And it’s a continual evolution, which means we need a different mindset. We have to accept the fact that people may change jobs 10 to 15 times over their lifetime. This is the new reality. If we don’t adapt to the new reality, not only are we going to undermine our economic security but national security will be called into question.
And the other challenge is it’s creating a divide between those who are succeeding in adapting and those who are struggling. That’s creating regional disparity, greater economic inequality, and greater frustration. There’s real angst out there. The Pew Research Center found three-fourths of Americans are worried about a world in which computers and robots do more of the work. They fear for their own prospects but also for their family’s future. We owe the American people better information. We have got to be more transparent about the skills that are required for jobs. Employers have got to be clear about what they need from their workforce. We can use technology to provide better information, so that the kinds of skills and experiences someone needs in order to have a firm grasp on economic opportunity are readily knowable by everyone.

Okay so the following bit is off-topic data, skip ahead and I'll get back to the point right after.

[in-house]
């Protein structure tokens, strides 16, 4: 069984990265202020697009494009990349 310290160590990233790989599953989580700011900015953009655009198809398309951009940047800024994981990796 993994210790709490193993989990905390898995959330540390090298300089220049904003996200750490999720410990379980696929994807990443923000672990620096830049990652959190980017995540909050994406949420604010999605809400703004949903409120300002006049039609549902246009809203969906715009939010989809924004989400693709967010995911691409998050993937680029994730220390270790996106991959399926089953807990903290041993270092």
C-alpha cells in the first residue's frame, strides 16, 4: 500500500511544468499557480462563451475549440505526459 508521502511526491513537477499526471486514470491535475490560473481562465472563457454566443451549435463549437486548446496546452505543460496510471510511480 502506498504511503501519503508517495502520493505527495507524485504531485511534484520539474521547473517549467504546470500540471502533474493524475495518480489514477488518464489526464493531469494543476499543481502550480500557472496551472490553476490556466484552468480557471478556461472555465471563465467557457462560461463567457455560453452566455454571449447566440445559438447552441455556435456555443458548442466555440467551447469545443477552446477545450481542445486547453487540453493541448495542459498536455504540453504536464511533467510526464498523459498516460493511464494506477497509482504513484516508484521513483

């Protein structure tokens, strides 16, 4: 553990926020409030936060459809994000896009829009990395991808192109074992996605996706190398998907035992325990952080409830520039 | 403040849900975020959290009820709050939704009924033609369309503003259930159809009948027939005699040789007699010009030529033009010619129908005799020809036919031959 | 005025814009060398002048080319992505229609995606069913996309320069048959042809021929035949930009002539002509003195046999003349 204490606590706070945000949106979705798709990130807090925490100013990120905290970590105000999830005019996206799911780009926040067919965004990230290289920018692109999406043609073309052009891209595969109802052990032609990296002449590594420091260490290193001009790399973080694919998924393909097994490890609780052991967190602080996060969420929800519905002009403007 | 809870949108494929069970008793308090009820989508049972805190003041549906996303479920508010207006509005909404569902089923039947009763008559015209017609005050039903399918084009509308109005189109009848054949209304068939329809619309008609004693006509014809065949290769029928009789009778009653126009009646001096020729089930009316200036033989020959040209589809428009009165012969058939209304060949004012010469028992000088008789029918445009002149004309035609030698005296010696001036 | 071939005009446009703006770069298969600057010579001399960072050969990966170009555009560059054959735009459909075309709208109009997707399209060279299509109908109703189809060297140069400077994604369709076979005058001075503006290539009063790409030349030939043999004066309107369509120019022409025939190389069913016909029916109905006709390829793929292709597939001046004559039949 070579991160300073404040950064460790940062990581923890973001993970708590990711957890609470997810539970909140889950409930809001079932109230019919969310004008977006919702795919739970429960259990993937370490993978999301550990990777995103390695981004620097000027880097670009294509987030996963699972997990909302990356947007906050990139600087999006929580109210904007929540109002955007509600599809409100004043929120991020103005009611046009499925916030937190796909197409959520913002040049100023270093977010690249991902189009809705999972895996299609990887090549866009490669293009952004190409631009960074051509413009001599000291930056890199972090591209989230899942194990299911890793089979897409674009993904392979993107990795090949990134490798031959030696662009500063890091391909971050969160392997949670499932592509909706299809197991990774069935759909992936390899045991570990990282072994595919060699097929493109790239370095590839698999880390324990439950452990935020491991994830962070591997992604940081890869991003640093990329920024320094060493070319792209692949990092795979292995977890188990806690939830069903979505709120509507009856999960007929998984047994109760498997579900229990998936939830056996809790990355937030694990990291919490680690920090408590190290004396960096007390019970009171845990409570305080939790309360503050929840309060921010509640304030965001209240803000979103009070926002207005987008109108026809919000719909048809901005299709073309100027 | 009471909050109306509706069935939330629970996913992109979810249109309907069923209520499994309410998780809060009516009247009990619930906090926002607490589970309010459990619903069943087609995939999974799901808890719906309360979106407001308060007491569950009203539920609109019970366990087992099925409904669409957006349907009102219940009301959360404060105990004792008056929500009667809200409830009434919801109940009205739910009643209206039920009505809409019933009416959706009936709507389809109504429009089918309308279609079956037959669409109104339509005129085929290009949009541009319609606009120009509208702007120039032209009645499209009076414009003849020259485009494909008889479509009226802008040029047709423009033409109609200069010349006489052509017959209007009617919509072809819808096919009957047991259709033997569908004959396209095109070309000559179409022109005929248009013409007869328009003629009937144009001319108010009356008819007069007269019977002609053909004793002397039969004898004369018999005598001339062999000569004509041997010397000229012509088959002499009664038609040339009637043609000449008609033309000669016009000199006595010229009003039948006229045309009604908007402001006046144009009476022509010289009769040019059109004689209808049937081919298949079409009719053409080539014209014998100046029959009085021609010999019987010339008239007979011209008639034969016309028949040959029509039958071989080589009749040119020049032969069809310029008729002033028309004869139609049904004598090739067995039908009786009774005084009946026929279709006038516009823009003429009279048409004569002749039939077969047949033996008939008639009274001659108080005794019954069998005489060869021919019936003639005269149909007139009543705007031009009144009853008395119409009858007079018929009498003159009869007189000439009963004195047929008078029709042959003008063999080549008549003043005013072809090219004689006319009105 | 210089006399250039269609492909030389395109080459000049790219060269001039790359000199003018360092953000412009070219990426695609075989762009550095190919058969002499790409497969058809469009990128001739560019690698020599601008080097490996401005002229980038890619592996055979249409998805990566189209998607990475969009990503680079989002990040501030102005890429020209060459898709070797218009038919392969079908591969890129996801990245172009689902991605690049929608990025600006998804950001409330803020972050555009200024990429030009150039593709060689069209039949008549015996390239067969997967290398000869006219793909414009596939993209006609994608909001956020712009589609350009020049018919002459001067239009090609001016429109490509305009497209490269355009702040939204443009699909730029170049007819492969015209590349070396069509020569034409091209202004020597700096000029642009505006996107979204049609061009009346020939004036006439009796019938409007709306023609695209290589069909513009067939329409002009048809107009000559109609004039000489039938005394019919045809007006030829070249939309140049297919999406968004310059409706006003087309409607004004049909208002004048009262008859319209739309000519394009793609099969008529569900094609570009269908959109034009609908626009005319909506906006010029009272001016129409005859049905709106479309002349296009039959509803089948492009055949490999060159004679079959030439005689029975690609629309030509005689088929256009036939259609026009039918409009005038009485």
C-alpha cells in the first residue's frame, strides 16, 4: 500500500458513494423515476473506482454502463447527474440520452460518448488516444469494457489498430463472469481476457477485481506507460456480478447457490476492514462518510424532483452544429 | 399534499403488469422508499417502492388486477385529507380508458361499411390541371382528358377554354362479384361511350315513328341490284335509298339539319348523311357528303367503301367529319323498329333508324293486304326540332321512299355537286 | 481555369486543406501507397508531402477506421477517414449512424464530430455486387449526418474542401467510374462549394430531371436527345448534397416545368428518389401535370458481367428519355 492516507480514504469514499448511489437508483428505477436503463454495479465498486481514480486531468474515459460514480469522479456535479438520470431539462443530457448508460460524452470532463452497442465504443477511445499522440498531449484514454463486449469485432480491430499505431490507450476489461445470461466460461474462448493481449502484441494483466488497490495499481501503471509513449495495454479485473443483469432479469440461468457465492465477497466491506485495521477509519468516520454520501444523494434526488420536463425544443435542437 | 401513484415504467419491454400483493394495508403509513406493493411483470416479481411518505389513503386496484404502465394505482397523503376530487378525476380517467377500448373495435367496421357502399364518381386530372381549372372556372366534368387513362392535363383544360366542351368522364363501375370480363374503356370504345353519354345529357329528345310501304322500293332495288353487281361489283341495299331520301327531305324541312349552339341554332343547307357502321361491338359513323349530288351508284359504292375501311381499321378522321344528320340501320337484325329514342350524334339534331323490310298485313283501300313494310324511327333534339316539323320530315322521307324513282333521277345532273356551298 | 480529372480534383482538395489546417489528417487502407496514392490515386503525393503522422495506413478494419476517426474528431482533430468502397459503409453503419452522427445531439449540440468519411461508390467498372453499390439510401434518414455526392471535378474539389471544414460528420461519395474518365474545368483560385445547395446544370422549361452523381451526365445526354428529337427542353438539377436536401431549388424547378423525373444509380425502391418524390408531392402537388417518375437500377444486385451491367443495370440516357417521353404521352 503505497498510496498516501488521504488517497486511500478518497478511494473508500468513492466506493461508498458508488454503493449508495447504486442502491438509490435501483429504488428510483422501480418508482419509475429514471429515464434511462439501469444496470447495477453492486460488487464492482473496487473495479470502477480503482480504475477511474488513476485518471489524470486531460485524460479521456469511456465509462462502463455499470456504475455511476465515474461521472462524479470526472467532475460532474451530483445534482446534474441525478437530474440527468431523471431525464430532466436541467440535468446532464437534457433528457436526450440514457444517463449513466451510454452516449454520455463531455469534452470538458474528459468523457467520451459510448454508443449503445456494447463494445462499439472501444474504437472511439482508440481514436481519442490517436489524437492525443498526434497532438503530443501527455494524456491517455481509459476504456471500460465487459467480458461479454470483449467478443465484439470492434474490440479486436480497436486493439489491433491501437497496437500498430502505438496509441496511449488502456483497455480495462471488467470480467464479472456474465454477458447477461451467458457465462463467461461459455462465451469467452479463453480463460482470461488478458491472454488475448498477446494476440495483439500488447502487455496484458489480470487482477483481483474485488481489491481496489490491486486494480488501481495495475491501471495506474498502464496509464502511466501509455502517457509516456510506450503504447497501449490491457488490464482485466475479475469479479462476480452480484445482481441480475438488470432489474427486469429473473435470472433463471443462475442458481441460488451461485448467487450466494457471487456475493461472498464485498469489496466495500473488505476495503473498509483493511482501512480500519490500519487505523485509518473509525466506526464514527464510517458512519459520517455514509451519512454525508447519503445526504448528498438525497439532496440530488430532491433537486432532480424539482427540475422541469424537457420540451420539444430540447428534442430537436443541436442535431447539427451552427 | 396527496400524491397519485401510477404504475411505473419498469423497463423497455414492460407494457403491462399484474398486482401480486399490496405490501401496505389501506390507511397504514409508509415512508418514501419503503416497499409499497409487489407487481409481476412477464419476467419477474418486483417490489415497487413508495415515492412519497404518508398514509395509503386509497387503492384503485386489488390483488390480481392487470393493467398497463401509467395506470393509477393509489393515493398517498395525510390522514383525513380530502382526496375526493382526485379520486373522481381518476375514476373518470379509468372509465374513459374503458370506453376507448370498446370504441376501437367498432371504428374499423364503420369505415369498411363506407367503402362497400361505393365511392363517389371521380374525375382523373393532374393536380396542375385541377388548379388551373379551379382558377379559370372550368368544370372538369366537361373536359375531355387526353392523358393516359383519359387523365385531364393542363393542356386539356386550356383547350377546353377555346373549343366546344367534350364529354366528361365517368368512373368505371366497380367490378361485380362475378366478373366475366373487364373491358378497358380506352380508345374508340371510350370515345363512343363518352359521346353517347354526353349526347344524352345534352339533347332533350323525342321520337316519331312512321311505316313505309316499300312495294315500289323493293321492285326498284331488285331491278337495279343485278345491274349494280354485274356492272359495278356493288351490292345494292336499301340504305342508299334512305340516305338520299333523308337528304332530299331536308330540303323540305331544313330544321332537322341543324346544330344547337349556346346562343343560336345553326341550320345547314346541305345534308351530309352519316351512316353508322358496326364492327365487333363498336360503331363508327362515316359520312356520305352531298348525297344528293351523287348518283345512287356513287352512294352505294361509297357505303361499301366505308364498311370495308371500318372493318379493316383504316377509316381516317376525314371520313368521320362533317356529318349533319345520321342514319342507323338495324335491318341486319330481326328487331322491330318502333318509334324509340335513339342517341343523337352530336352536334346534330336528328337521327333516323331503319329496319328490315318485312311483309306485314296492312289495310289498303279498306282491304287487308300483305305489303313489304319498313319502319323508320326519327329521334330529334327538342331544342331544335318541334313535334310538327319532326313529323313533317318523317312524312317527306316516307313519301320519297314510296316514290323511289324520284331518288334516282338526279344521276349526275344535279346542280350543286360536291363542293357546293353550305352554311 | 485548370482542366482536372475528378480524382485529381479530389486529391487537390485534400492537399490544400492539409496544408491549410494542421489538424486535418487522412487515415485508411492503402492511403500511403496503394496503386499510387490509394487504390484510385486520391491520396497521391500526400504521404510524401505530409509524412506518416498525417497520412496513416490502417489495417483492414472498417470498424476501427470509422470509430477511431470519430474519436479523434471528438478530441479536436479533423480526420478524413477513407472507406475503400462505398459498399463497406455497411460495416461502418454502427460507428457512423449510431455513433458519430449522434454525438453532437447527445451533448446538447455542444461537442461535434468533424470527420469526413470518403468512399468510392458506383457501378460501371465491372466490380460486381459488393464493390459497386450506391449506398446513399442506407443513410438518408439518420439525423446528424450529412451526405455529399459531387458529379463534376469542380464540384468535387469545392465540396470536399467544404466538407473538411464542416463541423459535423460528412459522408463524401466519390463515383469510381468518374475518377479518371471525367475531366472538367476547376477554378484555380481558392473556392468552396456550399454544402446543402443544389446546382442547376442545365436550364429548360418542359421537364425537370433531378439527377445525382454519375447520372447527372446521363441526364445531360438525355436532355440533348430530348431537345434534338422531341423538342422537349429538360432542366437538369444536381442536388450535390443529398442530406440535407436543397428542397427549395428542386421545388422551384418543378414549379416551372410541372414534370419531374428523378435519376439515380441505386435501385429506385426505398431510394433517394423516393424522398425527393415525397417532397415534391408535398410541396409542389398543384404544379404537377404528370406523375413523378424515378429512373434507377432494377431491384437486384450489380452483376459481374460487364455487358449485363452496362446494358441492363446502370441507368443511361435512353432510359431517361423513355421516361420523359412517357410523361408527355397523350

JT: A lot of people have blamed social media or racism for the rise in anti-immigration or anti-globalism sentiment in the US. But your report suggests that economic anxieties and fears about the future may be the root cause of a lot of it.
PP: I’m not going to point the finger at one thing. But I think this is the economic issue of our time, and it is contributing to the angst and anger and frustration. Are we doing everything we can to address this issue of automation, artificial intelligence, and changing technology? I would say the answer is no. That’s why we lay out in this report some things we can do: More support for displaced workers, modernizing our benefits so they are centered around individuals as opposed to jobs, maximizing the earned income tax credit.